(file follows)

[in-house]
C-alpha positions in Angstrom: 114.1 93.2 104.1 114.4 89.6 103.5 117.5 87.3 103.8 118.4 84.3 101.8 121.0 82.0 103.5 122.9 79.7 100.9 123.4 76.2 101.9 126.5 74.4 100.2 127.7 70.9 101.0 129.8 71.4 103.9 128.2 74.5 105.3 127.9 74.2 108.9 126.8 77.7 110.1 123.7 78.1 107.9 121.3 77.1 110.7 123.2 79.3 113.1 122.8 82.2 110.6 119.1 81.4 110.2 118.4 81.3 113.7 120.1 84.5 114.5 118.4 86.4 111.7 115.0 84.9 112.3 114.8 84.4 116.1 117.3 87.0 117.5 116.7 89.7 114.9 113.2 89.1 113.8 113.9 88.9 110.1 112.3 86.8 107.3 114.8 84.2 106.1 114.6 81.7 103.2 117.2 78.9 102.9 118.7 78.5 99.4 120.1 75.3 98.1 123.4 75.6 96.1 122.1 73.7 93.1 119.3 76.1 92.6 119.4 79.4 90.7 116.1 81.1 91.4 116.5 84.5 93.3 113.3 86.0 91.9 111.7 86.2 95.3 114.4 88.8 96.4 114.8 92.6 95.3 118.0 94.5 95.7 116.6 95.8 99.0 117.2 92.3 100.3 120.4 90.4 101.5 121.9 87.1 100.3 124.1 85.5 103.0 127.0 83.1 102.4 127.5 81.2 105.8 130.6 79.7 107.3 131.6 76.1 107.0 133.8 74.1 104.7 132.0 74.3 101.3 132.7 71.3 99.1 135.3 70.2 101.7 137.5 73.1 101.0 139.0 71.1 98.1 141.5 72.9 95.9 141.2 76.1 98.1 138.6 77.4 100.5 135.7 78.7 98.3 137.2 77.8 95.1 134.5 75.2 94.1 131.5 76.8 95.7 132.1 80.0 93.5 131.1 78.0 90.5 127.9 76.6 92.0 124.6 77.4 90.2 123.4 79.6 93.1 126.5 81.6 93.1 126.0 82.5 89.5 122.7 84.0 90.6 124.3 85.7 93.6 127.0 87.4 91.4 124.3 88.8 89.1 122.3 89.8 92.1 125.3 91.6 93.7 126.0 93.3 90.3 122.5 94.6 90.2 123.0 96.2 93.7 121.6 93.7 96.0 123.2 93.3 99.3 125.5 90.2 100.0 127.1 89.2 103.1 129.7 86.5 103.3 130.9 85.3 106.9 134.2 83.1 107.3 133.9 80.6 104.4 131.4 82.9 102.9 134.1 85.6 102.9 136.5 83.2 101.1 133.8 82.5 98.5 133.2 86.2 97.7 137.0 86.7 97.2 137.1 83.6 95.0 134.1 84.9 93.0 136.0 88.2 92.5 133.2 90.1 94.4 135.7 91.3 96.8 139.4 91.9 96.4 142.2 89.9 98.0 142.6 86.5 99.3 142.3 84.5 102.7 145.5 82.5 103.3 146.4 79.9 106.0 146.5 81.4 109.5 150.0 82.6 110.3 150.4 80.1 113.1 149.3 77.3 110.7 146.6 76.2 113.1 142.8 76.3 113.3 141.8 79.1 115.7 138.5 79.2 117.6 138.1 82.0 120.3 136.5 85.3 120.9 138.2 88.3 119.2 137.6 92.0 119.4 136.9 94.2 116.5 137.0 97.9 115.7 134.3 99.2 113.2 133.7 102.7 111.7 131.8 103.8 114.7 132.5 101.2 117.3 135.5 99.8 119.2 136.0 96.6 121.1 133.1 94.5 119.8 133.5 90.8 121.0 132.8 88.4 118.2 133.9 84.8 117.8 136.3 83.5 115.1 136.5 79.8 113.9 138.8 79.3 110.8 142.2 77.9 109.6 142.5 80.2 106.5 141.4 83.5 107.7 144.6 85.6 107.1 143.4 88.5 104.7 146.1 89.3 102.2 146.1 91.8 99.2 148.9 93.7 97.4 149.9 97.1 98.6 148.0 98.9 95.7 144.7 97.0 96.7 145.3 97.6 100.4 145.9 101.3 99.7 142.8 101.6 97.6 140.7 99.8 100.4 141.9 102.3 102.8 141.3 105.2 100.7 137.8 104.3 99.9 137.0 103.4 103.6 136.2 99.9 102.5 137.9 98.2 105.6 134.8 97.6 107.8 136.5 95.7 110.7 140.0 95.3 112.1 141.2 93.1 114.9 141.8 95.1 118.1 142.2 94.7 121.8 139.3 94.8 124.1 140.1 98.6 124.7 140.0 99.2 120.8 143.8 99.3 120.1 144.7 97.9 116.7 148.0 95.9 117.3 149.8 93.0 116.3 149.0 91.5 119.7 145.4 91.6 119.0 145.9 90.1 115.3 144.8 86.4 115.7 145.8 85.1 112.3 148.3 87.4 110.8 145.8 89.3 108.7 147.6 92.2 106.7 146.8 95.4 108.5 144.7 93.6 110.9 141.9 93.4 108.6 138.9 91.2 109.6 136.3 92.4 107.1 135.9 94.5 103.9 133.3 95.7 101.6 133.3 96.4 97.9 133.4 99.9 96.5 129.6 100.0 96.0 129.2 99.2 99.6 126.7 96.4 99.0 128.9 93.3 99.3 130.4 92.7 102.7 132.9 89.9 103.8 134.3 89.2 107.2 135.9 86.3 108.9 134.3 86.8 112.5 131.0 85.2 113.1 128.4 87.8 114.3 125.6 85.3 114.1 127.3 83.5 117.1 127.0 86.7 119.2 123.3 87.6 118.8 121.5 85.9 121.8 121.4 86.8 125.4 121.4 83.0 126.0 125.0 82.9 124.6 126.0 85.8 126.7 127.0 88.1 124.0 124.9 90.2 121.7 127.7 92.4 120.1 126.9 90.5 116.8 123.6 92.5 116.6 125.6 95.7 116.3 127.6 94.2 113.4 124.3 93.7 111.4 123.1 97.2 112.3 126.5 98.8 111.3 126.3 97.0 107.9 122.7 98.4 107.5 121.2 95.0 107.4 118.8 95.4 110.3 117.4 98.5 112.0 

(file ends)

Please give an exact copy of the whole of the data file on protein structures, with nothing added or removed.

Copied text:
[in-house]
C-alpha positions in Angstrom: 114.1 93.2 104.1 114.4 89.6 103.5 117.5 87.3 103.8 118.4 84.3 101.8 121.0 82.0 103.5 122.9 79.7 100.9 123.4 76.2 101.9 126.5 74.4 100.2 127.7 70.9 101.0 129.8 71.4 103.9 128.2 74.5 105.3 127.9 74.2 108.9 126.8 77.7 110.1 123.7 78.1 107.9 121.3 77.1 110.7 123.2 79.3 113.1 122.8 82.2 110.6 119.1 81.4 110.2 118.4 81.3 113.7 120.1 84.5 114.5 118.4 86.4 111.7 115.0 84.9 112.3 114.8 84.4 116.1 117.3 87.0 117.5 116.7 89.7 114.9 113.2 89.1 113.8 113.9 88.9 110.1 112.3 86.8 107.3 114.8 84.2 106.1 114.6 81.7 103.2 117.2 78.9 102.9 118.7 78.5 99.4 120.1 75.3 98.1 123.4 75.6 96.1 122.1 73.7 93.1 119.3 76.1 92.6 119.4 79.4 90.7 116.1 81.1 91.4 116.5 84.5 93.3 113.3 86.0 91.9 111.7 86.2 95.3 114.4 88.8 96.4 114.8 92.6 95.3 118.0 94.5 95.7 116.6 95.8 99.0 117.2 92.3 100.3 120.4 90.4 101.5 121.9 87.1 100.3 124.1 85.5 103.0 127.0 83.1 102.4 127.5 81.2 105.8 130.6 79.7 107.3 131.6 76.1 107.0 133.8 74.1 104.7 132.0 74.3 101.3 132.7 71.3 99.1 135.3 70.2 101.7 137.5 73.1 101.0 139.0 71.1 98.1 141.5 72.9 95.9 141.2 76.1 98.1 138.6 77.4 100.5 135.7 78.7 98.3 137.2 77.8 95.1 134.5 75.2 94.1 131.5 76.8 95.7 132.1 80.0 93.5 131.1 78.0 90.5 127.9 76.6 92.0 124.6 77.4 90.2 123.4 79.6 93.1 126.5 81.6 93.1 126.0 82.5 89.5 122.7 84.0 90.6 124.3 85.7 93.6 127.0 87.4 91.4 124.3 88.8 89.1 122.3 89.8 92.1 125.3 91.6 93.7 126.0 93.3 90.3 122.5 94.6 90.2 123.0 96.2 93.7 121.6 93.7 96.0 123.2 93.3 99.3 125.5 90.2 100.0 127.1 89.2 103.1 129.7 86.5 103.3 130.9 85.3 106.9 134.2 83.1 107.3 133.9 80.6 104.4 131.4 82.9 102.9 134.1 85.6 102.9 136.5 83.2 101.1 133.8 82.5 98.5 133.2 86.2 97.7 137.0 86.7 97.2 137.1 83.6 95.0 134.1 84.9 93.0 136.0 88.2 92.5 133.2 90.1 94.4 135.7 91.3 96.8 139.4 91.9 96.4 142.2 89.9 98.0 142.6 86.5 99.3 142.3 84.5 102.7 145.5 82.5 103.3 146.4 79.9 106.0 146.5 81.4 109.5 150.0 82.6 110.3 150.4 80.1 113.1 149.3 77.3 110.7 146.6 76.2 113.1 142.8 76.3 113.3 141.8 79.1 115.7 138.5 79.2 117.6 138.1 82.0 120.3 136.5 85.3 120.9 138.2 88.3 119.2 137.6 92.0 119.4 136.9 94.2 116.5 137.0 97.9 115.7 134.3 99.2 113.2 133.7 102.7 111.7 131.8 103.8 114.7 132.5 101.2 117.3 135.5 99.8 119.2 136.0 96.6 121.1 133.1 94.5 119.8 133.5 90.8 121.0 132.8 88.4 118.2 133.9 84.8 117.8 136.3 83.5 115.1 136.5 79.8 113.9 138.8 79.3 110.8 142.2 77.9 109.6 142.5 80.2 106.5 141.4 83.5 107.7 144.6 85.6 107.1 143.4 88.5 104.7 146.1 89.3 102.2 146.1 91.8 99.2 148.9 93.7 97.4 149.9 97.1 98.6 148.0 98.9 95.7 144.7 97.0 96.7 145.3 97.6 100.4 145.9 101.3 99.7 142.8 101.6 97.6 140.7 99.8 100.4 141.9 102.3 102.8 141.3 105.2 100.7 137.8 104.3 99.9 137.0 103.4 103.6 136.2 99.9 102.5 137.9 98.2 105.6 134.8 97.6 107.8 136.5 95.7 110.7 140.0 95.3 112.1 141.2 93.1 114.9 141.8 95.1 118.1 142.2 94.7 121.8 139.3 94.8 124.1 140.1 98.6 124.7 140.0 99.2 120.8 143.8 99.3 120.1 144.7 97.9 116.7 148.0 95.9 117.3 149.8 93.0 116.3 149.0 91.5 119.7 145.4 91.6 119.0 145.9 90.1 115.3 144.8 86.4 115.7 145.8 85.1 112.3 148.3 87.4 110.8 145.8 89.3 108.7 147.6 92.2 106.7 146.8 95.4 108.5 144.7 93.6 110.9 141.9 93.4 108.6 138.9 91.2 109.6 136.3 92.4 107.1 135.9 94.5 103.9 133.3 95.7 101.6 133.3 96.4 97.9 133.4 99.9 96.5 129.6 100.0 96.0 129.2 99.2 99.6 126.7 96.4 99.0 128.9 93.3 99.3 130.4 92.7 102.7 132.9 89.9 103.8 134.3 89.2 107.2 135.9 86.3 108.9 134.3 86.8 112.5 131.0 85.2 113.1 128.4 87.8 114.3 125.6 85.3 114.1 127.3 83.5 117.1 127.0 86.7 119.2 123.3 87.6 118.8 121.5 85.9 121.8 121.4 86.8 125.4 121.4 83.0 126.0 125.0 82.9 124.6 126.0 85.8 126.7 127.0 88.1 124.0 124.9 90.2 121.7 127.7 92.4 120.1 126.9 90.5 116.8 123.6 92.5 116.6 125.6 95.7 116.3 127.6 94.2 113.4 124.3 93.7 111.4 123.1 97.2 112.3 126.5 98.8 111.3 126.3 97.0 107.9 122.7 98.4 107.5 121.2 95.0 107.4 118.8 95.4 110.3 117.4 98.5 112.0 